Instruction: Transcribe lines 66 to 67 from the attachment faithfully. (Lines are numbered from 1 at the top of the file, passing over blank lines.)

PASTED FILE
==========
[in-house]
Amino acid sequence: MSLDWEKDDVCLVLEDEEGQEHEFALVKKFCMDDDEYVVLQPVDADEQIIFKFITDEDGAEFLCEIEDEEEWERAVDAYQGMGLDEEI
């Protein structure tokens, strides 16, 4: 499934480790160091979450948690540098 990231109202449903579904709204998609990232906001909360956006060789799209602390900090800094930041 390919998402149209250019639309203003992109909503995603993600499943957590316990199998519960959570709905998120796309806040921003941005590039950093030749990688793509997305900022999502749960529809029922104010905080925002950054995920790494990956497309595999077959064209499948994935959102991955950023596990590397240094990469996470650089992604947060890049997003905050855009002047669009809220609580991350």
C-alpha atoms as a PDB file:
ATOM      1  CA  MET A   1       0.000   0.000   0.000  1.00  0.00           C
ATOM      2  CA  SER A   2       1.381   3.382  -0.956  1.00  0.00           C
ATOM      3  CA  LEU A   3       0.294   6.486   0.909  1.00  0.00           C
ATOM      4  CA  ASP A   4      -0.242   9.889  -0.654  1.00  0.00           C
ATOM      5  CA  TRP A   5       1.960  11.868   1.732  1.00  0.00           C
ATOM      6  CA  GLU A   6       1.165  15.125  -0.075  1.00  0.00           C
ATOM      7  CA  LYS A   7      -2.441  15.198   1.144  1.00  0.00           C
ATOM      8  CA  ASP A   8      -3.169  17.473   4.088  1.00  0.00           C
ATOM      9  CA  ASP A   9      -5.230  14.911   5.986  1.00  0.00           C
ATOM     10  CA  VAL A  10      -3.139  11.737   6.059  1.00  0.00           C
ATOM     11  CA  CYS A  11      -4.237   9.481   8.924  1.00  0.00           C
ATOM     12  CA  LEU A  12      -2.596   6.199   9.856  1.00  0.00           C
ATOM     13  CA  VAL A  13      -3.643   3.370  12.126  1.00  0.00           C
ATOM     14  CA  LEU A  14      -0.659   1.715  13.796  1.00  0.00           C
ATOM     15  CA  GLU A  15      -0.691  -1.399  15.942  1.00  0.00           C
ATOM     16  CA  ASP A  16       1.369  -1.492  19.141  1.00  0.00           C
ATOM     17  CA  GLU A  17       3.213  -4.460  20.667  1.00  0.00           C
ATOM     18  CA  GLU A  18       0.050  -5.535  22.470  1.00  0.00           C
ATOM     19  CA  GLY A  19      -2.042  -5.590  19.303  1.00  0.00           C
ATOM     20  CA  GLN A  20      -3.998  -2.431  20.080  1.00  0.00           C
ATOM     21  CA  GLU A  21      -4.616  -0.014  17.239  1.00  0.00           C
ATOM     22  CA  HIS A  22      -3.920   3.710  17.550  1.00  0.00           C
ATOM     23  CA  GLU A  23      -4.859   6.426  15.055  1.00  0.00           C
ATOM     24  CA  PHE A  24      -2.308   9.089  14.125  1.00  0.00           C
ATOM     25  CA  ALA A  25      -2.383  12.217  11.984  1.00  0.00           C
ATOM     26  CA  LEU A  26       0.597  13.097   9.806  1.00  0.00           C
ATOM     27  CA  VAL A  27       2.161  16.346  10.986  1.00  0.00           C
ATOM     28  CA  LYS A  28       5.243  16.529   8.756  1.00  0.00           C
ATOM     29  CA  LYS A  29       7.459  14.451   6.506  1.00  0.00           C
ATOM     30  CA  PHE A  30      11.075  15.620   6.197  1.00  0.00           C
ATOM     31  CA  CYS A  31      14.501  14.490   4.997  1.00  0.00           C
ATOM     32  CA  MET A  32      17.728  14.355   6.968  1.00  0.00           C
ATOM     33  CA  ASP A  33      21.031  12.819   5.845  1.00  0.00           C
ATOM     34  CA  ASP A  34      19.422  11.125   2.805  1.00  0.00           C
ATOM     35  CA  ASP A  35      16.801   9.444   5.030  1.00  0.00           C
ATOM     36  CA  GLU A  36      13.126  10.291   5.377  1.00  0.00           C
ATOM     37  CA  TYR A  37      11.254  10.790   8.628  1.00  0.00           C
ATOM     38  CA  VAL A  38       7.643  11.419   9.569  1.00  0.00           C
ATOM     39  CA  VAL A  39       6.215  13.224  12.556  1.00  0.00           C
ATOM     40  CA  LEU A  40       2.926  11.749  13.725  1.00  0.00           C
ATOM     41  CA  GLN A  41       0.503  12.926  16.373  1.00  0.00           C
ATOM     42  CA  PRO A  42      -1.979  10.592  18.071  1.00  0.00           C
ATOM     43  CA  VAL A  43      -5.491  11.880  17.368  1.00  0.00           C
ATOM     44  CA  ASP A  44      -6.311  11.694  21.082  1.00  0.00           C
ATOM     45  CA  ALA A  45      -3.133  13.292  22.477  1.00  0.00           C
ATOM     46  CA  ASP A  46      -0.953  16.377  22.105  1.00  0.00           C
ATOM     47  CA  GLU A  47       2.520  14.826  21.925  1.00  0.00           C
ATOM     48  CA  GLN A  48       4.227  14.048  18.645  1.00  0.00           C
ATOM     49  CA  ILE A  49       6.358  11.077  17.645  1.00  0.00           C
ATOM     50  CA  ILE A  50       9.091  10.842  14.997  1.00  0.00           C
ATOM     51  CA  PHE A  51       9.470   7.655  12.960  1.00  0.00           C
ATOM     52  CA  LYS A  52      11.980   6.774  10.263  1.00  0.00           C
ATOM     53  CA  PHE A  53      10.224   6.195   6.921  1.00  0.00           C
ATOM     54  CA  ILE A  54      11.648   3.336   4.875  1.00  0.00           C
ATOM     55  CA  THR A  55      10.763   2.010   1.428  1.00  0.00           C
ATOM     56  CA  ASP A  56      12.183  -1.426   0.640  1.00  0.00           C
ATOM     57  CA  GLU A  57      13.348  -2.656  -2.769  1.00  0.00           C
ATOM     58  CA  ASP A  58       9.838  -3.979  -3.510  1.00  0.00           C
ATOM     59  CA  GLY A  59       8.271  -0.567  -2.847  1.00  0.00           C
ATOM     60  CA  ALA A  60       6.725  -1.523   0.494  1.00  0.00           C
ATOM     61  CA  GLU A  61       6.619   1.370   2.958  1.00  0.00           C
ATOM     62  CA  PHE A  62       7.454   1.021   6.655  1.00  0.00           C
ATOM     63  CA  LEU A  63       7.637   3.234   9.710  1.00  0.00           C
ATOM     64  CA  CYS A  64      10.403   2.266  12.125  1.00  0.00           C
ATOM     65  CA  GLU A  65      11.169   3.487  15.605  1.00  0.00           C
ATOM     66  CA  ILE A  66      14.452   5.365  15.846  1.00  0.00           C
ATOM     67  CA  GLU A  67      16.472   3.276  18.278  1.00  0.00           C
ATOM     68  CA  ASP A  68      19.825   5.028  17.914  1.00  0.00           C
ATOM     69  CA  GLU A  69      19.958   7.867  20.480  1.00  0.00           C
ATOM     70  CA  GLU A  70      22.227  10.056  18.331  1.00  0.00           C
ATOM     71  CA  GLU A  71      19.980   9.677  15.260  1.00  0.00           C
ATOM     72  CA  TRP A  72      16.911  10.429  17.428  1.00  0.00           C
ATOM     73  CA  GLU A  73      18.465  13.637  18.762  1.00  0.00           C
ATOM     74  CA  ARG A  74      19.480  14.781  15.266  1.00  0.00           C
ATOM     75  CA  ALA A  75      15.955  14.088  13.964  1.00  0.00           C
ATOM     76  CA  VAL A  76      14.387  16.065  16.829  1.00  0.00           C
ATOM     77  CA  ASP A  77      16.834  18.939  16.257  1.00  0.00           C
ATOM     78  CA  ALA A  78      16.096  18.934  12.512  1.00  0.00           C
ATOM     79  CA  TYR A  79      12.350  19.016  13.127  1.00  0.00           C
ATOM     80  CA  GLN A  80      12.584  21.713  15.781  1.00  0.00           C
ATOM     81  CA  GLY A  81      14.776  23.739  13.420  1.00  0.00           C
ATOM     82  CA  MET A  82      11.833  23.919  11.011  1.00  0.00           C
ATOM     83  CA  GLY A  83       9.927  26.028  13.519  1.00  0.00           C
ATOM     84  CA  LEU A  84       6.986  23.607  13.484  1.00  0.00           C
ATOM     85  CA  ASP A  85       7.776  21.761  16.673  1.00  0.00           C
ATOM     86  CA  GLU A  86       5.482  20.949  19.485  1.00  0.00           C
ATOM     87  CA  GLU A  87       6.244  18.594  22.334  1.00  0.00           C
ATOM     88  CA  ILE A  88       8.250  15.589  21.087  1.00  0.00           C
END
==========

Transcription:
ATOM     62  CA  PHE A  62       7.454   1.021   6.655  1.00  0.00           C
ATOM     63  CA  LEU A  63       7.637   3.234   9.710  1.00  0.00           C